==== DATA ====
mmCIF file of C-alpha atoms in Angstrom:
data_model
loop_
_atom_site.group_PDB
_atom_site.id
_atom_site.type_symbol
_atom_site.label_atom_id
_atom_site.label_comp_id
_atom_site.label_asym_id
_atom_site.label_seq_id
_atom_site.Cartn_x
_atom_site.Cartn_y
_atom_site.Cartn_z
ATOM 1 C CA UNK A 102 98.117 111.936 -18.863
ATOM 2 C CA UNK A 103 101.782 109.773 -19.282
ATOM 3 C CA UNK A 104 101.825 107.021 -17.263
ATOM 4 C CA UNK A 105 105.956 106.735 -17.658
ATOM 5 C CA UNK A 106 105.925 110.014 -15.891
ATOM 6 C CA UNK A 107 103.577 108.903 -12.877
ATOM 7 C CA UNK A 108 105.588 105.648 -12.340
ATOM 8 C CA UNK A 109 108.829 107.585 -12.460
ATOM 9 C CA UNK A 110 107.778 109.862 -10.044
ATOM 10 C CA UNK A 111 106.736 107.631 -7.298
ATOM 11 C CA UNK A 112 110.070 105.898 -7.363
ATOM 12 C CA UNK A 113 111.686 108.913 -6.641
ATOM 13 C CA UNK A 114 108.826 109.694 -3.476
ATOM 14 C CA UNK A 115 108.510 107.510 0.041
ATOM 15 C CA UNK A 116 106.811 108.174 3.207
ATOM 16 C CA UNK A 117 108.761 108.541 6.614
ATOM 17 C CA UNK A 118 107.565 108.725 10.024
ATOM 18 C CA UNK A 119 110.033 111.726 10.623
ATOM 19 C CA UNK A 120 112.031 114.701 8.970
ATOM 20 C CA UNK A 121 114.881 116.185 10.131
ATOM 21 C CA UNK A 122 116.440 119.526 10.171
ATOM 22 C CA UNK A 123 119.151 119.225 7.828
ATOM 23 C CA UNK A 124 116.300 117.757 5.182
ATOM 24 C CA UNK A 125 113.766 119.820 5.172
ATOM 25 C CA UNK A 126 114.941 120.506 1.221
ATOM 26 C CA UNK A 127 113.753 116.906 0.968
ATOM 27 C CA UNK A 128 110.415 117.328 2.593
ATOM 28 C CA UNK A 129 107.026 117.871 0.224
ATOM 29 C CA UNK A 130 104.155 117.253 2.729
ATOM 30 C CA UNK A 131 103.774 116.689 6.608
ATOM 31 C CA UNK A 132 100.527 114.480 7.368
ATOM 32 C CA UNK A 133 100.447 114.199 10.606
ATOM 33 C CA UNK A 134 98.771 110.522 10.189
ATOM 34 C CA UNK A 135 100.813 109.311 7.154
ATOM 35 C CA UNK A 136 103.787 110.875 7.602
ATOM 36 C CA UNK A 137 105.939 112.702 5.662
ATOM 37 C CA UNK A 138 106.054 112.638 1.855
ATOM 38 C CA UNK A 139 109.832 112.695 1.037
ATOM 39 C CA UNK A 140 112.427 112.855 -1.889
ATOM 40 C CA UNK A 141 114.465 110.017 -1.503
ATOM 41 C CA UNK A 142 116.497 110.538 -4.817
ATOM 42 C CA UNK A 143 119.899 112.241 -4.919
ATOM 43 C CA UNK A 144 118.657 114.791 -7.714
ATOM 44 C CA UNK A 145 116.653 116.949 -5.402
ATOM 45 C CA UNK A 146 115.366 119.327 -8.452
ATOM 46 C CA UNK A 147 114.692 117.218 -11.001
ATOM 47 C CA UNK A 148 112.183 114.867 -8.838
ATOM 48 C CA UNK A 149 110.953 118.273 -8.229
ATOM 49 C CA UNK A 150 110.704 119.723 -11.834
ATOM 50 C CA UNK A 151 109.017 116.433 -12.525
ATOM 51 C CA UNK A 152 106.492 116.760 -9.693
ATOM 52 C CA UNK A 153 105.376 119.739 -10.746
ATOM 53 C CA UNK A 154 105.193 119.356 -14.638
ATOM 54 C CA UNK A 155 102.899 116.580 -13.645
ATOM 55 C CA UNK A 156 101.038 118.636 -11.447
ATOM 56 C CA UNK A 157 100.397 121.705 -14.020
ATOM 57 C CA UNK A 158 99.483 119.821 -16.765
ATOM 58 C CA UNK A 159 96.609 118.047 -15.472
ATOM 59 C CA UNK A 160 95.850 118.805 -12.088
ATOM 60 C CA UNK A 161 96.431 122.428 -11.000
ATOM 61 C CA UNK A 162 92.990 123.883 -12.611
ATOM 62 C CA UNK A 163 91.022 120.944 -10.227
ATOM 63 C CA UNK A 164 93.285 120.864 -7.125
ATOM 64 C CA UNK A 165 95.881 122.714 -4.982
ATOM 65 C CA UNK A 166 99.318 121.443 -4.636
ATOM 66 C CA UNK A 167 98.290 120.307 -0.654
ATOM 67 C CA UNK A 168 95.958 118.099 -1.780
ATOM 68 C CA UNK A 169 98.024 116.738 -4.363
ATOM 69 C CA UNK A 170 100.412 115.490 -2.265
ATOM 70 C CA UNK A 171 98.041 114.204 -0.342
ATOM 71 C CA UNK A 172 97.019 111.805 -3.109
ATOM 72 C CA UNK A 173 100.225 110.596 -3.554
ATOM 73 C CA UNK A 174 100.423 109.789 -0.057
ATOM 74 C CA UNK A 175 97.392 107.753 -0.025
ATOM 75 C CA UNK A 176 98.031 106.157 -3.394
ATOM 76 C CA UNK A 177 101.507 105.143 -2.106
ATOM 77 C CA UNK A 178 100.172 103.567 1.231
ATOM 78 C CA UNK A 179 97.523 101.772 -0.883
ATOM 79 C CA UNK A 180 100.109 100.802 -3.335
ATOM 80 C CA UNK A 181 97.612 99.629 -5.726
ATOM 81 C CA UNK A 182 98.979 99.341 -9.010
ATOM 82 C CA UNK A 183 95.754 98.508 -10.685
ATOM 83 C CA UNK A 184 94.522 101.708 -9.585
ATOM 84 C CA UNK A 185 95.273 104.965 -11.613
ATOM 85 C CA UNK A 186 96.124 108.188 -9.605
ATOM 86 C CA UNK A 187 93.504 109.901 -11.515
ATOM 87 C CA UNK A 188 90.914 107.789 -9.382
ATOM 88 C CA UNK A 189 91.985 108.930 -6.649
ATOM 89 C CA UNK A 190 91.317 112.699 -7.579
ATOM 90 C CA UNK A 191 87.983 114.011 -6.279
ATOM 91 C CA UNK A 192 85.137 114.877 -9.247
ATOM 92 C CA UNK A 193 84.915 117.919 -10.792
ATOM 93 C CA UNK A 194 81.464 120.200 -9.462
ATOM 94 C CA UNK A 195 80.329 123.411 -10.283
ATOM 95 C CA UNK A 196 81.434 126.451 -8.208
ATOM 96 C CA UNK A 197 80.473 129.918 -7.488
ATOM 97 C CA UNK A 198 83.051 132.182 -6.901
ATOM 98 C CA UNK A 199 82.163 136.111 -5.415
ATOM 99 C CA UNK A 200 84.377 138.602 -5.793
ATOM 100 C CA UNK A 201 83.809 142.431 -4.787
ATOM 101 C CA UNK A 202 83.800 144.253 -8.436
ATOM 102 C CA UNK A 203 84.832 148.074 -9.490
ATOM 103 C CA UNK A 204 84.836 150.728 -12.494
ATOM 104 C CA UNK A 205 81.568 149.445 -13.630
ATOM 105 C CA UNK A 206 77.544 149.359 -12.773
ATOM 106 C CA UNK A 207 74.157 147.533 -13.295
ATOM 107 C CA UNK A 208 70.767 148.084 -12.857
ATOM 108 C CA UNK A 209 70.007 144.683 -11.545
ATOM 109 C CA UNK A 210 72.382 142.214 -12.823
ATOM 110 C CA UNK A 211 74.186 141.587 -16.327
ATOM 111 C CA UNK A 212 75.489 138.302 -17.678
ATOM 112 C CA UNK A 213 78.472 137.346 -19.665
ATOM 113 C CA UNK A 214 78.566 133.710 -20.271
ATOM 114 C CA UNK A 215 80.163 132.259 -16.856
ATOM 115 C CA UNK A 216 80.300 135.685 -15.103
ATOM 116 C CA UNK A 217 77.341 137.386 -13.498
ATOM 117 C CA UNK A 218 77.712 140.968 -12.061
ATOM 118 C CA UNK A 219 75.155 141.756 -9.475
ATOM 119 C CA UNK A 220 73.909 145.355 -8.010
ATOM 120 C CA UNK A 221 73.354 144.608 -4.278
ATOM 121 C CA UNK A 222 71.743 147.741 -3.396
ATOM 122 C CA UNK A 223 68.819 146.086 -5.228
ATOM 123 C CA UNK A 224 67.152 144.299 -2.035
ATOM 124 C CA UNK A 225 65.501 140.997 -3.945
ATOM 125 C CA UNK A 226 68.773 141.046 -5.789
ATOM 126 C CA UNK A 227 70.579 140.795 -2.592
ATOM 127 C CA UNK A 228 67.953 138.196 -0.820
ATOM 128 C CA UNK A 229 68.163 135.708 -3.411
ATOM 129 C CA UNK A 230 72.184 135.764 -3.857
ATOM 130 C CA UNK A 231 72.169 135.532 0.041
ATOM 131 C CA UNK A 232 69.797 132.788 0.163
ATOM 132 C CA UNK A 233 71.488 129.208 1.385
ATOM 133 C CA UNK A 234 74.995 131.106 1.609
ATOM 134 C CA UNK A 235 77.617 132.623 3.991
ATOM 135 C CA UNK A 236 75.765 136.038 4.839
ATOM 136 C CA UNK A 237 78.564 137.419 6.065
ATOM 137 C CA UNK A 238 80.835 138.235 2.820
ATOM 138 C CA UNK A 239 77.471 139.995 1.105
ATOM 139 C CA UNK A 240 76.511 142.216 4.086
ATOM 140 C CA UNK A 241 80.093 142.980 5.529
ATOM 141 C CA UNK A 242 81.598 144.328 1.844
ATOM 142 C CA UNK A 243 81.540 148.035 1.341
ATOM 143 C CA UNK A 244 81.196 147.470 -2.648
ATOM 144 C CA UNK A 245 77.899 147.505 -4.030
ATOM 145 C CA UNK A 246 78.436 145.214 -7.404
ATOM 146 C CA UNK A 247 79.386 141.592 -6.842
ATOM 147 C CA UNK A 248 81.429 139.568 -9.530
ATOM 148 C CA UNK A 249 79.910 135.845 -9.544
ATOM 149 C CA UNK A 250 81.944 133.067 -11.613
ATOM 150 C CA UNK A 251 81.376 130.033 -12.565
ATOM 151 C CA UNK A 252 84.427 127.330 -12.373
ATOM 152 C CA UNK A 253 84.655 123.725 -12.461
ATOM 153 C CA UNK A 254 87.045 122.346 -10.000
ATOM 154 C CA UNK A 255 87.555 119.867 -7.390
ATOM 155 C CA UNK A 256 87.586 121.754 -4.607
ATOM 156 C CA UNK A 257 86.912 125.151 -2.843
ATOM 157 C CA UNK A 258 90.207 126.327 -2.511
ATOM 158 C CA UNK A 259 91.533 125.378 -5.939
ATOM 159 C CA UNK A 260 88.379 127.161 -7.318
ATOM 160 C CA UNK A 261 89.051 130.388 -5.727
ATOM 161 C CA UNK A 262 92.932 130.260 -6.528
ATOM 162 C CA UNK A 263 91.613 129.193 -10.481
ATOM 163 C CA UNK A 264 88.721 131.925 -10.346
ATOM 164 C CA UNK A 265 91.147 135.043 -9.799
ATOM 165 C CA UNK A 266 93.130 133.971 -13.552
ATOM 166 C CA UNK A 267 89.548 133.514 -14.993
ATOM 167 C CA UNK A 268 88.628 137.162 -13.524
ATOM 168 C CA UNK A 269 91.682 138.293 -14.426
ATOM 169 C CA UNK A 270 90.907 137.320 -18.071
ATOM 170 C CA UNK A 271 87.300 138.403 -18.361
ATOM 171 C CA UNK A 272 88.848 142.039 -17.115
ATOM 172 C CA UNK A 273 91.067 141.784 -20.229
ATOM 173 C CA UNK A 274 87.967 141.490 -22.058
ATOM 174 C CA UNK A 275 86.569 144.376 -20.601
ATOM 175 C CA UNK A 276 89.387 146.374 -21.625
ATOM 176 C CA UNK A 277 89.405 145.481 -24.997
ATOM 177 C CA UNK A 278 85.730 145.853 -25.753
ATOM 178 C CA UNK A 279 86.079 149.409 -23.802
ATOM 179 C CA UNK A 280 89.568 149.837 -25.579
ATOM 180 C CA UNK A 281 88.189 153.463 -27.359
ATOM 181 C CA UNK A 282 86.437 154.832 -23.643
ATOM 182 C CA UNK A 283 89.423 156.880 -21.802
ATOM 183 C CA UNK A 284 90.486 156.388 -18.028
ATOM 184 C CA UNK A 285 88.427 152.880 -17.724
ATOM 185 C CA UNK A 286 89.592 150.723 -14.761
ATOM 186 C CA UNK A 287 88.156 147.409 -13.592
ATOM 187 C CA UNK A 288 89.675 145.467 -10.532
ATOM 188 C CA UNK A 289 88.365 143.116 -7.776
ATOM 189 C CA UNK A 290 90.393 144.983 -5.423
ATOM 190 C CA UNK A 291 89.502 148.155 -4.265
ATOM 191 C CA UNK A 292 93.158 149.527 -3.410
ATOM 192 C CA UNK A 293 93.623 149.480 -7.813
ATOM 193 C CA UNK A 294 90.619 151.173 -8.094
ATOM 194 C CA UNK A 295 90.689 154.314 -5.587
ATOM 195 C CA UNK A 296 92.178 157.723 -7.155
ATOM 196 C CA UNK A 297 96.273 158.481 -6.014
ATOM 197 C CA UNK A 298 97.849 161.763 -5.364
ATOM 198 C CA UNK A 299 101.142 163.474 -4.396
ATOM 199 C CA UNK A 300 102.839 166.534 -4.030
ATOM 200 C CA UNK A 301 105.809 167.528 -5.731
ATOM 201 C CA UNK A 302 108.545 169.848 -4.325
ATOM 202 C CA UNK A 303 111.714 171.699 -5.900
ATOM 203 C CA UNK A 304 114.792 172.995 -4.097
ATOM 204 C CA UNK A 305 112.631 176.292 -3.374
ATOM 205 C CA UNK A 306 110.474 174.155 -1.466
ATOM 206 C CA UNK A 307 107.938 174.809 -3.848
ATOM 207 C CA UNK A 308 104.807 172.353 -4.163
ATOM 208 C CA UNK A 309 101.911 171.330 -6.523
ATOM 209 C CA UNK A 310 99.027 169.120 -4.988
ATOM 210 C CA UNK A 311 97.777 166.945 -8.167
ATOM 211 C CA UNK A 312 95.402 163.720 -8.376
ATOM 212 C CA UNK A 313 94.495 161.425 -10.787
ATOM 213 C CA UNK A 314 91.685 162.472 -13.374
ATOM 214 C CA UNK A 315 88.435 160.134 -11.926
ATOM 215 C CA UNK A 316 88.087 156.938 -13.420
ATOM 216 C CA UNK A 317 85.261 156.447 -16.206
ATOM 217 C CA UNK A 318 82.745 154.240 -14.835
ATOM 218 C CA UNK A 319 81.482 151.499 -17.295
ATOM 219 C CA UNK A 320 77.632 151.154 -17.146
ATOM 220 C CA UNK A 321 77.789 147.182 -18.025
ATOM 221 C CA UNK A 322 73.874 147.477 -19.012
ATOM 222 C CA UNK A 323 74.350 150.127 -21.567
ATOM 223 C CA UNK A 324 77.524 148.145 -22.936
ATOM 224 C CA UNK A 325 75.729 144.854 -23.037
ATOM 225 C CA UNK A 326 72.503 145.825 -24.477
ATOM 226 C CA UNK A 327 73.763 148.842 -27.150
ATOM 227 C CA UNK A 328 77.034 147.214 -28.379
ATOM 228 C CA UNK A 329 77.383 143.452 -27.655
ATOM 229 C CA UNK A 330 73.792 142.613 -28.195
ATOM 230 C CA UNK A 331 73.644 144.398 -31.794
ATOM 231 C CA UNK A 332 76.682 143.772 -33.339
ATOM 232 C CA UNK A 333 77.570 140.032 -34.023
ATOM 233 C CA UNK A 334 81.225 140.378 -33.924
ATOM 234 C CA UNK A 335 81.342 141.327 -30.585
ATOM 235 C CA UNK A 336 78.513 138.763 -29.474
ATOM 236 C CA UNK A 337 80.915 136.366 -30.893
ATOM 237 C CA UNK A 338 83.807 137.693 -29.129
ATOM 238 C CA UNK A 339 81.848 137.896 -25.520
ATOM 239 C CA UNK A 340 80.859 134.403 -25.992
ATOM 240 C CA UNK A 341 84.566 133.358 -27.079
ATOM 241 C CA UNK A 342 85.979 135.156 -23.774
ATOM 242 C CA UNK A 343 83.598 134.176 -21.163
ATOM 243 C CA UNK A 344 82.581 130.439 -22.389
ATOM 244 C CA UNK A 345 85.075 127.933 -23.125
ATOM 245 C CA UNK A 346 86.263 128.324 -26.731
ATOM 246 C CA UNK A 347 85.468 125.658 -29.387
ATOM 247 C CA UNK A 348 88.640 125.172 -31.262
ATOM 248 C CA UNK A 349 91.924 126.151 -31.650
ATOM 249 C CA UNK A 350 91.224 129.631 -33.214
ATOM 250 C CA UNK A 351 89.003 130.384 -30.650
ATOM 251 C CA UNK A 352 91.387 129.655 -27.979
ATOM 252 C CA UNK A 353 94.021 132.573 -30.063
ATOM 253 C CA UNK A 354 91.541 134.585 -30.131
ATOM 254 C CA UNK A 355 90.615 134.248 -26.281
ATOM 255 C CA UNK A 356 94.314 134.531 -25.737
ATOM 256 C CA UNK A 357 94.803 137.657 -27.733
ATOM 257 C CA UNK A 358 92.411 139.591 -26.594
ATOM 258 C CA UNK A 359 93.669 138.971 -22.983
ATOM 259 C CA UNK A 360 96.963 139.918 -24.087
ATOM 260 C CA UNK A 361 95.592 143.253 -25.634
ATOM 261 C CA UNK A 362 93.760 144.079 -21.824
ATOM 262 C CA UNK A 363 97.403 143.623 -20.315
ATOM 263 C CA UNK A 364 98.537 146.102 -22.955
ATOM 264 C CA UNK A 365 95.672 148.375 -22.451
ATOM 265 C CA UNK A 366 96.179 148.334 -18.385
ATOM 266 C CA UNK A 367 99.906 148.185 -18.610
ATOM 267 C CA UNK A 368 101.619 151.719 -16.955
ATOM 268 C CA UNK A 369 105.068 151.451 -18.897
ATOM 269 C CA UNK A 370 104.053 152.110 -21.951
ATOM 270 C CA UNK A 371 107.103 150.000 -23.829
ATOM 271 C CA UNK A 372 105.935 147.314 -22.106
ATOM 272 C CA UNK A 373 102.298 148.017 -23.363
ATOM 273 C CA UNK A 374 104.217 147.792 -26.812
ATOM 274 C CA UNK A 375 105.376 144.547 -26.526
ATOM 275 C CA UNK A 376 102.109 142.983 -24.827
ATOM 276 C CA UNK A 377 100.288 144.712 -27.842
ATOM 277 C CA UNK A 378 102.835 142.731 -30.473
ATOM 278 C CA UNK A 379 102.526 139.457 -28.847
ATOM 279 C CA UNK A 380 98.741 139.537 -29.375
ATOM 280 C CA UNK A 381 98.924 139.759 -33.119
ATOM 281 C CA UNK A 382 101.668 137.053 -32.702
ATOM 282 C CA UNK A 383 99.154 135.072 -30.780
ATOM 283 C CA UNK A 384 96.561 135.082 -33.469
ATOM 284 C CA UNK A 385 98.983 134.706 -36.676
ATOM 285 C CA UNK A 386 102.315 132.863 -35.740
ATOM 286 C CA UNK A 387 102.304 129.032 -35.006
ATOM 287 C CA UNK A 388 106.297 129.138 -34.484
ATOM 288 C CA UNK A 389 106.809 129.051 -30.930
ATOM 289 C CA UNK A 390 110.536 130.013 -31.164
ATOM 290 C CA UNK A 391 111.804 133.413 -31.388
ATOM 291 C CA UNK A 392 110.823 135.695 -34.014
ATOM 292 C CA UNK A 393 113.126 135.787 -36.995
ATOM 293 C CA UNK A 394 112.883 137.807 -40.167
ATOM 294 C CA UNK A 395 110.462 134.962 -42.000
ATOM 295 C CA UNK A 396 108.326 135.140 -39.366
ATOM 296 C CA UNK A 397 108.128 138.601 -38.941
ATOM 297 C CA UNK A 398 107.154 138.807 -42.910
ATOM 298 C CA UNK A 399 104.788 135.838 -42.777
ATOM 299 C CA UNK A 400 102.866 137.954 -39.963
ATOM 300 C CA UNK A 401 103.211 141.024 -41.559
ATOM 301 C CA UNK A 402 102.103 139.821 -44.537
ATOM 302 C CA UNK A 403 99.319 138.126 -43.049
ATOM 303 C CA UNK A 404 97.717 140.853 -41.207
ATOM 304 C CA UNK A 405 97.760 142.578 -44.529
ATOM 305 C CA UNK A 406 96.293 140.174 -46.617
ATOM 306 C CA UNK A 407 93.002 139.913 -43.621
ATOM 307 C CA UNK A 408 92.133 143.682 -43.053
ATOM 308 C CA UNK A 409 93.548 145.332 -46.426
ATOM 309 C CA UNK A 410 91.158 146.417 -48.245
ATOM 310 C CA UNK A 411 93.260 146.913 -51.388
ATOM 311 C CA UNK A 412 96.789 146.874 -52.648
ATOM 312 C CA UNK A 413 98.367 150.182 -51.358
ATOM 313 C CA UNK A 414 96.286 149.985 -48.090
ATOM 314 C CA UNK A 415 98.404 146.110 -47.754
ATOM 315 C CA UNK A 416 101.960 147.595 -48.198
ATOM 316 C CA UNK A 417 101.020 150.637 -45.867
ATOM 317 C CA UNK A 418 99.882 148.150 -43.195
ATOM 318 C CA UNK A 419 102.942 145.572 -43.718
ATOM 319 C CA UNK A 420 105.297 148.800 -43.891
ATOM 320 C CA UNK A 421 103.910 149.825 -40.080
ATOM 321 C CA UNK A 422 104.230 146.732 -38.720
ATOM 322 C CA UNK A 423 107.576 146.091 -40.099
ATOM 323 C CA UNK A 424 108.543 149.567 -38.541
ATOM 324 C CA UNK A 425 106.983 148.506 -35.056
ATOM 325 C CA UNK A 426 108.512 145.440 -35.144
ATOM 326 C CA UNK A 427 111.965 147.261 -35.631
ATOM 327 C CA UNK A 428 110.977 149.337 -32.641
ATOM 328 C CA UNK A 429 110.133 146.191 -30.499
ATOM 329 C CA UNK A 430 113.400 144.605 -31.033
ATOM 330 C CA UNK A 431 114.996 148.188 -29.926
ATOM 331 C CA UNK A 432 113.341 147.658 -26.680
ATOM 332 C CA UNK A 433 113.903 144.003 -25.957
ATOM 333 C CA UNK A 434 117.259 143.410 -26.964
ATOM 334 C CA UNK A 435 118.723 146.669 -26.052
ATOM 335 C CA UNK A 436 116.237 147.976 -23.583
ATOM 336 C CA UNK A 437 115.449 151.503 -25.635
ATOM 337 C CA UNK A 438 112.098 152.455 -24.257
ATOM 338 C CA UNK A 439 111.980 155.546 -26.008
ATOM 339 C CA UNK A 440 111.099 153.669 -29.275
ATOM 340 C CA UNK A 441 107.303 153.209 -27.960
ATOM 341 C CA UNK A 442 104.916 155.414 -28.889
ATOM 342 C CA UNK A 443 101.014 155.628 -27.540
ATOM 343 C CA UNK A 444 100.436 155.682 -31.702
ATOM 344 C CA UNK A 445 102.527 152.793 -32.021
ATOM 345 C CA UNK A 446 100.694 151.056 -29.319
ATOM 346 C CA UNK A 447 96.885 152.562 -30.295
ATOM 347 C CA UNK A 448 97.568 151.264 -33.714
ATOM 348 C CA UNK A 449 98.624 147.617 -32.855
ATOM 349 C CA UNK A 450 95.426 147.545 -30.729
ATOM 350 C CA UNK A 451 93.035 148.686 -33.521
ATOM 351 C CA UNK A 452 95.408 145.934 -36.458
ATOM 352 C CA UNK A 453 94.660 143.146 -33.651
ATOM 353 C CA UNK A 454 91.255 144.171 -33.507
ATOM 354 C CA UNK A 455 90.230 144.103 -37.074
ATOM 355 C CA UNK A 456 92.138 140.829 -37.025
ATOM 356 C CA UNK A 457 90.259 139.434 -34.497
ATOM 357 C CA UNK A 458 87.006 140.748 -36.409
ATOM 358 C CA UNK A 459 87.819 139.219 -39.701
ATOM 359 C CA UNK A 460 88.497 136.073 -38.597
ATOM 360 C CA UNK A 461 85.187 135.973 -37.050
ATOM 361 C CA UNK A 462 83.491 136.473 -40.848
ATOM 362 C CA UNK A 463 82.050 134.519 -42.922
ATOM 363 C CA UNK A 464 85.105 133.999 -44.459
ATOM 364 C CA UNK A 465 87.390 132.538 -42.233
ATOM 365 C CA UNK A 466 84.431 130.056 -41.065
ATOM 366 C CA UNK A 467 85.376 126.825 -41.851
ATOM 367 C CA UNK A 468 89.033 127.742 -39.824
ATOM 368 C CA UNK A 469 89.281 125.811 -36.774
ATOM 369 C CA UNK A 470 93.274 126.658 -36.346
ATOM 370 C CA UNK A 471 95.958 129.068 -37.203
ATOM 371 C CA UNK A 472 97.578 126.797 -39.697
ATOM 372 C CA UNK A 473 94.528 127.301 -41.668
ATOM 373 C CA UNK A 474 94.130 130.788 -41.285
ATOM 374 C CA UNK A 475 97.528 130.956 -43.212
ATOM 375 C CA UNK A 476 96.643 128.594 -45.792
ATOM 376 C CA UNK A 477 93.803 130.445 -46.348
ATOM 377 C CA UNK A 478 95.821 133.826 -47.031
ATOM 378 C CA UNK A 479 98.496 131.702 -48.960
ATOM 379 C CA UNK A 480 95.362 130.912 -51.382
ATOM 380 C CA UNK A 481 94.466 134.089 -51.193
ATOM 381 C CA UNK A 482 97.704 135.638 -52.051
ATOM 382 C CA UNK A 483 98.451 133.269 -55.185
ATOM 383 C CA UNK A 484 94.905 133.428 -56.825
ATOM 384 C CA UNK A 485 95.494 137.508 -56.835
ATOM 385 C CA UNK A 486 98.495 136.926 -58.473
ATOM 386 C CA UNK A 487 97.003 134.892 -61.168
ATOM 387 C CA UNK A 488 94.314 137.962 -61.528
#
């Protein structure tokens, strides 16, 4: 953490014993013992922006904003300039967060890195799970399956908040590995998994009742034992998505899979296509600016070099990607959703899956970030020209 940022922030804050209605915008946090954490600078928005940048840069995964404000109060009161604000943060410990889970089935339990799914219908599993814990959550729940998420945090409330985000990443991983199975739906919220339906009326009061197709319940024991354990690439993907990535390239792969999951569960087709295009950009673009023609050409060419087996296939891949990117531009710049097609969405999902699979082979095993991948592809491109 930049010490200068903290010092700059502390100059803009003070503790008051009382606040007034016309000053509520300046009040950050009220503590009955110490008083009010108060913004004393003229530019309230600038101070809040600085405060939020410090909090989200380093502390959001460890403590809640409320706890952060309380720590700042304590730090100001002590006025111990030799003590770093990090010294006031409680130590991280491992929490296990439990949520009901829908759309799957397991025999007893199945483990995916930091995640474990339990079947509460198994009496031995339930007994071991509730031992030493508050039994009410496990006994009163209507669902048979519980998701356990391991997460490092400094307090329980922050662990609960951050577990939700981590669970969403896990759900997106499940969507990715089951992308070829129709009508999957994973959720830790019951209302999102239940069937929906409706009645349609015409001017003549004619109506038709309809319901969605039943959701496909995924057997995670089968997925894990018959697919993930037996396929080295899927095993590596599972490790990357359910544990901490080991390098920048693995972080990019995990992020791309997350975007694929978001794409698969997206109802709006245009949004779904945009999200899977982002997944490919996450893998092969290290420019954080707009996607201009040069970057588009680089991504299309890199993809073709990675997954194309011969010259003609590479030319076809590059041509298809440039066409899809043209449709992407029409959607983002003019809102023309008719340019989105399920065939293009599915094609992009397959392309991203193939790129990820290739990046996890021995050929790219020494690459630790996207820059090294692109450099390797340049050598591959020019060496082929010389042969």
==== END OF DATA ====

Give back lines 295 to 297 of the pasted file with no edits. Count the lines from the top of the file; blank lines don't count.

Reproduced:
ATOM 282 C CA UNK A 383 99.154 135.072 -30.780
ATOM 283 C CA UNK A 384 96.561 135.082 -33.469
ATOM 284 C CA UNK A 385 98.983 134.706 -36.676